Gearing up for ’flu season, the Northwestern Health Unit began administering immunizations to the public this week.
“Everything’s ready to go,” Donna Stanley, manager of infectious diseases, said yesterday.
“It’s quite smooth, actually,” she noted. “We’ve got a big supply.
“We often have to be strict about the high-risk groups going first because we are waiting on our bigger shipments, but this year we got lots,” she explained.
“We still want to prioritize our higher risk people and make sure they have access, so we’re trying to go into locations where they are likely to be able to get access, and we’re interested in making sure that those people can get it,” Stanley added.
“But at the same time, anyone who shows up will get a shot.”
People identified by the Ministry of Health and Long-Term Care as being at the highest risk of influenza, and its complications, are encouraged to get immunized early, Stanley stressed.
In fact, these high-risk groups have been expanded this year based on recommendations from the National Advisory Committee on Immunization.
“Normally, it’s recommended for children under two, people with chronic diseases, and the elderly,” Stanley said.
“But they’ve added this year three groups, which are children under five, all aboriginal people, and anyone who is obese, just because those were the people who seemed to be hospitalized more often last year,” she explained.
Family members and those who provide care for people in the high-risk group, as well as emergency services workers, also are encouraged to get their ’flu shot early.
While some may equate the ’flu with winter, Stanley urged the public not to rest on their laurels and get their ’flu shot sooner than later.
“It’s been so nice out, nobody’s thinking ’flu yet. No one’s excited this year,” she conceded.
“[But] getting it before there’s ’flu around is the best bet.”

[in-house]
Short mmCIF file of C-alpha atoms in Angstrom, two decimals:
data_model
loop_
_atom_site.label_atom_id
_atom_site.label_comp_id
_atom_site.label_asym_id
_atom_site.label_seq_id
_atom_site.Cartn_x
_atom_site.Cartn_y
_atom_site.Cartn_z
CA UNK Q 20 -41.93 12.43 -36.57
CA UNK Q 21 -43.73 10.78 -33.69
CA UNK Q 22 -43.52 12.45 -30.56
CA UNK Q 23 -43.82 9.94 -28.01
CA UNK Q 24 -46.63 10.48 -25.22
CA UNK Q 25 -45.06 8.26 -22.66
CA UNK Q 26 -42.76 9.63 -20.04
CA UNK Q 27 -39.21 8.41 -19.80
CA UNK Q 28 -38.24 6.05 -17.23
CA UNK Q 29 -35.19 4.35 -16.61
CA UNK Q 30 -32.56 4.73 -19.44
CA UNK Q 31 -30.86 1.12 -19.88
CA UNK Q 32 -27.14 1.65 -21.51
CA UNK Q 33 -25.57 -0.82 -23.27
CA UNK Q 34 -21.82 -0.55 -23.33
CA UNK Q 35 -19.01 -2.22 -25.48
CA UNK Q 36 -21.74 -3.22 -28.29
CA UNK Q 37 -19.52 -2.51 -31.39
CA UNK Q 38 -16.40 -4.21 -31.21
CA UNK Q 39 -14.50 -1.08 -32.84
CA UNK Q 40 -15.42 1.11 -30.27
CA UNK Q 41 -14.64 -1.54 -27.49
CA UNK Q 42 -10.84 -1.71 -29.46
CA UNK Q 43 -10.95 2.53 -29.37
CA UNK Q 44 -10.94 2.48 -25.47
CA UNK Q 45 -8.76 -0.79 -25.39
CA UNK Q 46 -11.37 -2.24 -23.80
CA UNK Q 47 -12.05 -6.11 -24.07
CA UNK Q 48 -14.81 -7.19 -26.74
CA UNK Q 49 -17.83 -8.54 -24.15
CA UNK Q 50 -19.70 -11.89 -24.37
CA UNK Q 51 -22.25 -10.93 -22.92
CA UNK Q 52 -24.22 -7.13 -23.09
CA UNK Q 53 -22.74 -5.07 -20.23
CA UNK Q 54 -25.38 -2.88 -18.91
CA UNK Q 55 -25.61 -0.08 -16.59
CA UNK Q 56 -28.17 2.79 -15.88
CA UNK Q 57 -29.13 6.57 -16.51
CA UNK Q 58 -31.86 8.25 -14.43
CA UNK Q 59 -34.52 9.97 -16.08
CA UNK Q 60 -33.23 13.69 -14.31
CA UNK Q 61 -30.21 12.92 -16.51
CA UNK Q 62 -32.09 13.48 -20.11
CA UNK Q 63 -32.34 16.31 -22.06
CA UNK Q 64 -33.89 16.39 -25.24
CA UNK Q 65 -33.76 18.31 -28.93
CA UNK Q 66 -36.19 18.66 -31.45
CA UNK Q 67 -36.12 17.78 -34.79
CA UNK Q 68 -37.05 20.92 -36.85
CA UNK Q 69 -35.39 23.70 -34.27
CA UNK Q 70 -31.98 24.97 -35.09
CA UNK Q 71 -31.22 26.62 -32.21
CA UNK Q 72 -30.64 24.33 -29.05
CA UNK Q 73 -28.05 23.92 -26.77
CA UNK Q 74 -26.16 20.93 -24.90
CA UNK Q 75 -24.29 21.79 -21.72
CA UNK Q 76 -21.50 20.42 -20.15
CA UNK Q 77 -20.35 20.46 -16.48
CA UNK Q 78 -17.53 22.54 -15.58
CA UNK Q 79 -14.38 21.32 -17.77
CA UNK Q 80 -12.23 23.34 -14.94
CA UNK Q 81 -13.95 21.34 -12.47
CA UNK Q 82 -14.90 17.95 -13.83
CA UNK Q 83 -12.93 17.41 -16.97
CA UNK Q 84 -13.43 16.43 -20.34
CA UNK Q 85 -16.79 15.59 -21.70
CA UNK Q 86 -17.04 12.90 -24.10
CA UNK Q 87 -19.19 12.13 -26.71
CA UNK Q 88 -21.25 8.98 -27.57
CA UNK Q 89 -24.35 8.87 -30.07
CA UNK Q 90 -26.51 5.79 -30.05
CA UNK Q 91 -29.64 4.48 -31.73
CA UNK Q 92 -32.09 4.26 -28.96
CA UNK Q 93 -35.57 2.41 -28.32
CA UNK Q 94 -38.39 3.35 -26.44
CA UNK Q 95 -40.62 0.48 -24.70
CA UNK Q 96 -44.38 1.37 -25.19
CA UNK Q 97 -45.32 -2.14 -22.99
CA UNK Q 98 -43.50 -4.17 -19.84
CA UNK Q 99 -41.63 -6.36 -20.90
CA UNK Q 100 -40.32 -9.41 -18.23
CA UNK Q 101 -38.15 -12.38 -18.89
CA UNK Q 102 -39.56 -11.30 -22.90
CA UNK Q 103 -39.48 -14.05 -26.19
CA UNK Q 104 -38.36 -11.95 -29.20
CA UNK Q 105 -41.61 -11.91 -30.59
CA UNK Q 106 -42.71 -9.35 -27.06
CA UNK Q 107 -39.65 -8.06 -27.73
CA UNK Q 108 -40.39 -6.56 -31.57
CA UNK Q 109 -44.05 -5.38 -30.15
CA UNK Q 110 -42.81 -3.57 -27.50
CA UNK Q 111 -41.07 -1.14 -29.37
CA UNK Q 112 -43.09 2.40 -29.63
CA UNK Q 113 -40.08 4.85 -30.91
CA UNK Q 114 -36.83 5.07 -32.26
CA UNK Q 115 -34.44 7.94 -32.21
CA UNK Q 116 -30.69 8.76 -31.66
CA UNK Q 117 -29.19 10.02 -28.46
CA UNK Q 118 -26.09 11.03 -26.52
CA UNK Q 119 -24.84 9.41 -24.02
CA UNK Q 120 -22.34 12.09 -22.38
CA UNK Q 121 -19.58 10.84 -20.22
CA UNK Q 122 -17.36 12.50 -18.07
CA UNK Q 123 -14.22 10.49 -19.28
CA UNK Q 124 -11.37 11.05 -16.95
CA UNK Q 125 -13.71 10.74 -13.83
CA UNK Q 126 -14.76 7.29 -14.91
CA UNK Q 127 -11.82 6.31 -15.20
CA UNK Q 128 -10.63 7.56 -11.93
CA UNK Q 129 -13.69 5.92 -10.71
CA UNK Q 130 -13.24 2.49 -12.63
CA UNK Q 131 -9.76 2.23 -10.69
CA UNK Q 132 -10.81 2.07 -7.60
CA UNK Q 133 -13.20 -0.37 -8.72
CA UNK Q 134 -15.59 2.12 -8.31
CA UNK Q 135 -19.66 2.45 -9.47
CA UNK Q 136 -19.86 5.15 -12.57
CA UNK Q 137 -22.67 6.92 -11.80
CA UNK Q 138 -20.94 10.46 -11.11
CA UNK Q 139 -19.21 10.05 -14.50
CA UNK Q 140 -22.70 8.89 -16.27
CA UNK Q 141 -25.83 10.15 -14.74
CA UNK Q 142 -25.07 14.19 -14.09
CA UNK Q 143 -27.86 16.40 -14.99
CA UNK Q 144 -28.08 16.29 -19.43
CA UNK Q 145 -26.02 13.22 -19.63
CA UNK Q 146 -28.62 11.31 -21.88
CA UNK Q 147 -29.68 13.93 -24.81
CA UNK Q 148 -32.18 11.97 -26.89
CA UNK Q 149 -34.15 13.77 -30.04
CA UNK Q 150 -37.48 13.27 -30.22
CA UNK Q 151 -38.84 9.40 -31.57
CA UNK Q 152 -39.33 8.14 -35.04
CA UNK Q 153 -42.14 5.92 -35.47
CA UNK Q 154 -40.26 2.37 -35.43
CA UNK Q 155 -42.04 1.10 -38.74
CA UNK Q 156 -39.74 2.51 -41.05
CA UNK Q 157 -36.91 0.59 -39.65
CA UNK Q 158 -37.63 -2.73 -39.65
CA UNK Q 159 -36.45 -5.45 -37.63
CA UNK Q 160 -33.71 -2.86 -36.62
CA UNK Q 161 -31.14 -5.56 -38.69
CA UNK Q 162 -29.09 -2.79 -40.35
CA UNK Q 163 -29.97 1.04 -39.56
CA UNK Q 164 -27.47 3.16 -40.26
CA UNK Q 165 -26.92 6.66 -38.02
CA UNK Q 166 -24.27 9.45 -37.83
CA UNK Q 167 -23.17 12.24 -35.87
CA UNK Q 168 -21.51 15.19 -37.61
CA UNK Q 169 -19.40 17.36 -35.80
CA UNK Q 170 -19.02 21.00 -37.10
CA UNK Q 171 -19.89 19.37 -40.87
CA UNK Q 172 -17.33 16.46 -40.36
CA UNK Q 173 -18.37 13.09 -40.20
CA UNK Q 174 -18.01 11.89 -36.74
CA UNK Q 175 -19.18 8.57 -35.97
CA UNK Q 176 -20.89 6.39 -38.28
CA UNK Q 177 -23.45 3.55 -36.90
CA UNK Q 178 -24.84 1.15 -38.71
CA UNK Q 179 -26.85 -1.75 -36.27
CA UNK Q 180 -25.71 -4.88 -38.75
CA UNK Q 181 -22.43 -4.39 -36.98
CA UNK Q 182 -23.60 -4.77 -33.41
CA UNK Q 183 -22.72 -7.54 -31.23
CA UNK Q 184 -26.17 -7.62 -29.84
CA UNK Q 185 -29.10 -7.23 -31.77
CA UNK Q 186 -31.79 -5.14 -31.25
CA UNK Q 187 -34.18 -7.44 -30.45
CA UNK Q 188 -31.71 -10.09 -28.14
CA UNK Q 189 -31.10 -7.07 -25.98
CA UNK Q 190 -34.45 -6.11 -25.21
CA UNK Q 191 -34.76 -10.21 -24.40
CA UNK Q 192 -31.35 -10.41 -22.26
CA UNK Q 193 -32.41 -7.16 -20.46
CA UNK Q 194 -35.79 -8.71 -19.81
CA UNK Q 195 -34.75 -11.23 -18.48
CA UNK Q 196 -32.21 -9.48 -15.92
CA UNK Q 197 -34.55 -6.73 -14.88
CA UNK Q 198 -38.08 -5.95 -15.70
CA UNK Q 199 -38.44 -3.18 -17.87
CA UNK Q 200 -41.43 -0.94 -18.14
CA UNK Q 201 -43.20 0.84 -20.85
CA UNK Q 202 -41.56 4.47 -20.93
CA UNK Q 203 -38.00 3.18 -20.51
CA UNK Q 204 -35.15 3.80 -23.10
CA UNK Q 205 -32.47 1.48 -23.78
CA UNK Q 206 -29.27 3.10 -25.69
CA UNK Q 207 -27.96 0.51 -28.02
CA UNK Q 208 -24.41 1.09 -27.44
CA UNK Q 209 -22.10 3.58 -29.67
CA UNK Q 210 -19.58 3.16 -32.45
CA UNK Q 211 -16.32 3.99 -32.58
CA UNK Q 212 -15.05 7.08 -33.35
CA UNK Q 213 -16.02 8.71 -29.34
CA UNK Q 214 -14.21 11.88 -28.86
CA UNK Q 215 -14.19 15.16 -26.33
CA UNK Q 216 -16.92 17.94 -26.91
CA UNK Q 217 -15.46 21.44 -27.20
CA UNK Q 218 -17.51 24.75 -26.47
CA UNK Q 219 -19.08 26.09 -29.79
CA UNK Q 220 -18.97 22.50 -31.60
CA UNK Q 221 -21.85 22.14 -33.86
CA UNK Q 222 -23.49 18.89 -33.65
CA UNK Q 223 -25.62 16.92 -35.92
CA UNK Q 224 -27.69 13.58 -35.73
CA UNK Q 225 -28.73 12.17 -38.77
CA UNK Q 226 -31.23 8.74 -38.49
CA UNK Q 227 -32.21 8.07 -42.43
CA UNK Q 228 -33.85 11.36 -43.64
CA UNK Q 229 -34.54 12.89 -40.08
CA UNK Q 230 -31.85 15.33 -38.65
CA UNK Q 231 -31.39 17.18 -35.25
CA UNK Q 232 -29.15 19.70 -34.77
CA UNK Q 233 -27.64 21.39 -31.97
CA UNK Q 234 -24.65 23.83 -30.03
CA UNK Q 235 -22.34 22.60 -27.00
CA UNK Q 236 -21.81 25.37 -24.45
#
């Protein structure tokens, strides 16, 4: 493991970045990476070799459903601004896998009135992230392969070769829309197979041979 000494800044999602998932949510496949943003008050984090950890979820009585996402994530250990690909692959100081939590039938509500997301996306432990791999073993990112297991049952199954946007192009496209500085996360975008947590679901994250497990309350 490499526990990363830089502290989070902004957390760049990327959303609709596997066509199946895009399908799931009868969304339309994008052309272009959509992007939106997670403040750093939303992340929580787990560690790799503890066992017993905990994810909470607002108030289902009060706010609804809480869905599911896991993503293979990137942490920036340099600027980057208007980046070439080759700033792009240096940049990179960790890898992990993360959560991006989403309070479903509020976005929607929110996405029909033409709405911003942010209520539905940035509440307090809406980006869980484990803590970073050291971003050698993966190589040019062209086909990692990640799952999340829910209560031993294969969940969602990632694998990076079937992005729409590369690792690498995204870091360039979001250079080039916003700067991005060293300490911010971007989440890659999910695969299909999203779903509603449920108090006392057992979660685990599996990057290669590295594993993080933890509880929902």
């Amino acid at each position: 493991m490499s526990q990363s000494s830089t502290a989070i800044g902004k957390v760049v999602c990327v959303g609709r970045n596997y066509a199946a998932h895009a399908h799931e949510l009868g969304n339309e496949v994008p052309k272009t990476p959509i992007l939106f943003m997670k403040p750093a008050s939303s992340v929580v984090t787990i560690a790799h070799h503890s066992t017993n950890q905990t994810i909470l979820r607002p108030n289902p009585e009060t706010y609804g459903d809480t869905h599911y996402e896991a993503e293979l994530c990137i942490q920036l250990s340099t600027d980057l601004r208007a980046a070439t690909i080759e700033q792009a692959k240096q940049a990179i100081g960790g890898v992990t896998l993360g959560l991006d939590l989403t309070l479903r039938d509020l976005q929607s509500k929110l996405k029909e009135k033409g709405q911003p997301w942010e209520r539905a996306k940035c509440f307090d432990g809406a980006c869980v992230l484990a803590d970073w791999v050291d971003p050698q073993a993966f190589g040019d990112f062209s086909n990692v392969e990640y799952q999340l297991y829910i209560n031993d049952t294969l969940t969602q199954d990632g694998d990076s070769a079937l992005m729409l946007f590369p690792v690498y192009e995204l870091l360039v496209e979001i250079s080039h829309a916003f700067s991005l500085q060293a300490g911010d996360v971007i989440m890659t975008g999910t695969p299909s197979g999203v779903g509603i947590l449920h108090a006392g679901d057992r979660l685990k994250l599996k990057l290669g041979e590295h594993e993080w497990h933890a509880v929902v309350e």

The influenza vaccine this year contains the strains A/California (H1N1), A/Perth, and B/Brisbane.
Stanley said the H1N1 vaccine, which was administered as a separate shot last ’flu season, now is one of the three strains in the regular shot.
She added this is normal practice, noting “whatever was the big circulator last year is likely to be part of this year’s ’flu vaccine.”
(Children who have never gotten a ’flu shot before still may require two, but they’ll get that specific information from the public health nurse when they see them).
Influenza shots for the public are available at the local offices of the Northwestern Health Unit, as well as the clinic and other health-care facilities, which also have received their vaccine supplies.
The next walk-in clinic in Fort Frances is slated for next Tuesday (Oct. 26) from 3-7 p.m. at the Legion.
To check out local clinic schedules, visit www.nwhu.on.ca
Influenza clinic schedules also can be accessed by calling the health unit’s toll-free number (1-866-468-2240) or phoning the local office (274-9827).
Stanley said most of the health unit’s ’flu shot clinics will be held this month and through November. But after that time, people still will be able to get their shot by making an appointment at their local health unit or doctor’s office.
As in the past, the vaccine is free to Ontario residents over six months of age.